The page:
Tuesday, July 10, 2007

Rice on Cuba (updated)

In remarks to reporters yesterday, Secretary of State Rice toughened up the rhetoric on Cuba, saying that “we’re not going to tolerate the transfer of power from one dictator to another.”

She did not say what “not tolerate” means. Her full remarks are here.

A transfer of the presidency from Fidel Castro to Raul Castro, like it or not, would follow the succession mechanism in Cuba’s constitution. With Fidel Castro out of office now for nearly one year, it seems that a de facto succession has already been accomplished.

The Administration has not been effective in matching ends and means in its Cuba policy, and it is doubtful it would take the action required to prevent Raul Castro from fully assuming the presidency once Fidel Castro goes.

In his most recent remarks on Cuba, President Bush indicated that when Fidel Castro passes from the scene, the United States will orchestrate international calls for a change of political system in Cuba. Those remarks did not play well in Miami, it seems Rice is responding.

In Cuba, it’s a safe bet that Rice’s remarks make the senior leadership circle the wagons even more, increasing cohesion among senior officials and suppressing the emergence of any differences that might eventually lead to change.

Some toughness.


leftside said...

I found it interesting these remarks about Cuba came in response to a question from a Chilean about Chile. Rice made clear that she intends to have "friendly" countries in the region play a up-front role in any confrontation with Cuba. That is, the US is clearly behind it all, but it intends to put the full court press on its allies if they want to remain in the good graces. It was also interesting how Rice made a point to detach Argentina from the "good left" in Brazil, Chile and Uruguay. She said the growth in "other areas" of the region was due to free market policies, which is totally contrary to a reality where Argentina, Venezuela and Cuba are leading the way economically. Also neo-liberalism is blamed for 20 years of sluggish growth, compared to the more interventionist 60s and 70s. Failure to acknowledge this is why the US dictates ring hollow... despite Rice's oft-repeasted platitudes about "social justice" in her speach. Action is louder than words - and Cuba & Venezuela are acting.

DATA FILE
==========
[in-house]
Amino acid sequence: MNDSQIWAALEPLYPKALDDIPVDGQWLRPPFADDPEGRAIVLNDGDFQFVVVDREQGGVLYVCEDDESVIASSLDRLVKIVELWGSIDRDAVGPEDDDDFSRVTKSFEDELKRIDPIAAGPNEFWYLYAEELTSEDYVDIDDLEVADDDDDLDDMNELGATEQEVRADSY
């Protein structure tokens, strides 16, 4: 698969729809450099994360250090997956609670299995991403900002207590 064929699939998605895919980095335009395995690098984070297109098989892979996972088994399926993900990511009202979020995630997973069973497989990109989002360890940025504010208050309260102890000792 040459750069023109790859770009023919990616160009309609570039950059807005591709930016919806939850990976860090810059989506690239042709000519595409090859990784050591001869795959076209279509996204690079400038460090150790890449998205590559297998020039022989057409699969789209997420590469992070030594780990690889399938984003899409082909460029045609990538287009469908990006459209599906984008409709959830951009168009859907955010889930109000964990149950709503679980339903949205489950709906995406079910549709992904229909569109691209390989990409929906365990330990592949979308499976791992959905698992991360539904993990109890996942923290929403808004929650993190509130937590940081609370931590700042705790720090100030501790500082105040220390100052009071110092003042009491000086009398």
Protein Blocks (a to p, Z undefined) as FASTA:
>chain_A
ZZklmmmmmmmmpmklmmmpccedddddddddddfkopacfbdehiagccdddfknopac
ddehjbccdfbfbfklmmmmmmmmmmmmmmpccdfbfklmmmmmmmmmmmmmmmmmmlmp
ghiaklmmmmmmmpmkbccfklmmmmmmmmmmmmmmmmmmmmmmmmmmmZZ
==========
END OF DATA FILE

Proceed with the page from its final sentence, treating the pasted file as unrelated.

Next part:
Anonymous said...

"Argentina, Venezuela and Cuba are leading the way economically"


leftside said...

Anon, apparently you are quite ignorant of the economic results of the last 3 years to be laughing so hard. Laugh at these 4th quarter 2006 figures for GDP growth provided by the US Federal Reserve:

Venezuela - 9.7
Cuba - 8.7
Argentina - 8.4

leftside said...

Meanwhile State Dept spokeman tom Casey shows his (department's?)ignorance of Cuba in calling the upcoming elections "single-party elections that don't allow the people a choice." Sounds more like Los Angeles than Cuba where the party plays no role in elections and the people themselves nominate potential candidates. In LA the Dem chieftens ordain a candidate, clear the field from potential competition and hope for a turnout above 20%. Cuba gets upwards of 80-90% I believe. Certainly not a perfect system, but Casey's description is off the mark.

Mambi_Watch said...

I also wanted to add that today the local TV news here in Miami got a response from Caleb McCarry (Cuba Transition Coordinator) about Condi's remarks.

He clarified that Condi's comments did not suggest a military attack from the US. (Phew! I was worried there for a second.)

He supported the rest of Condi's comments without any further clarification.

I also noticed that McCarry was at Casa Bacardi over at the University of Miami when he made his comments. Is he always there? Is ICCAS part of the Cuban "transition"?

Most likely yes.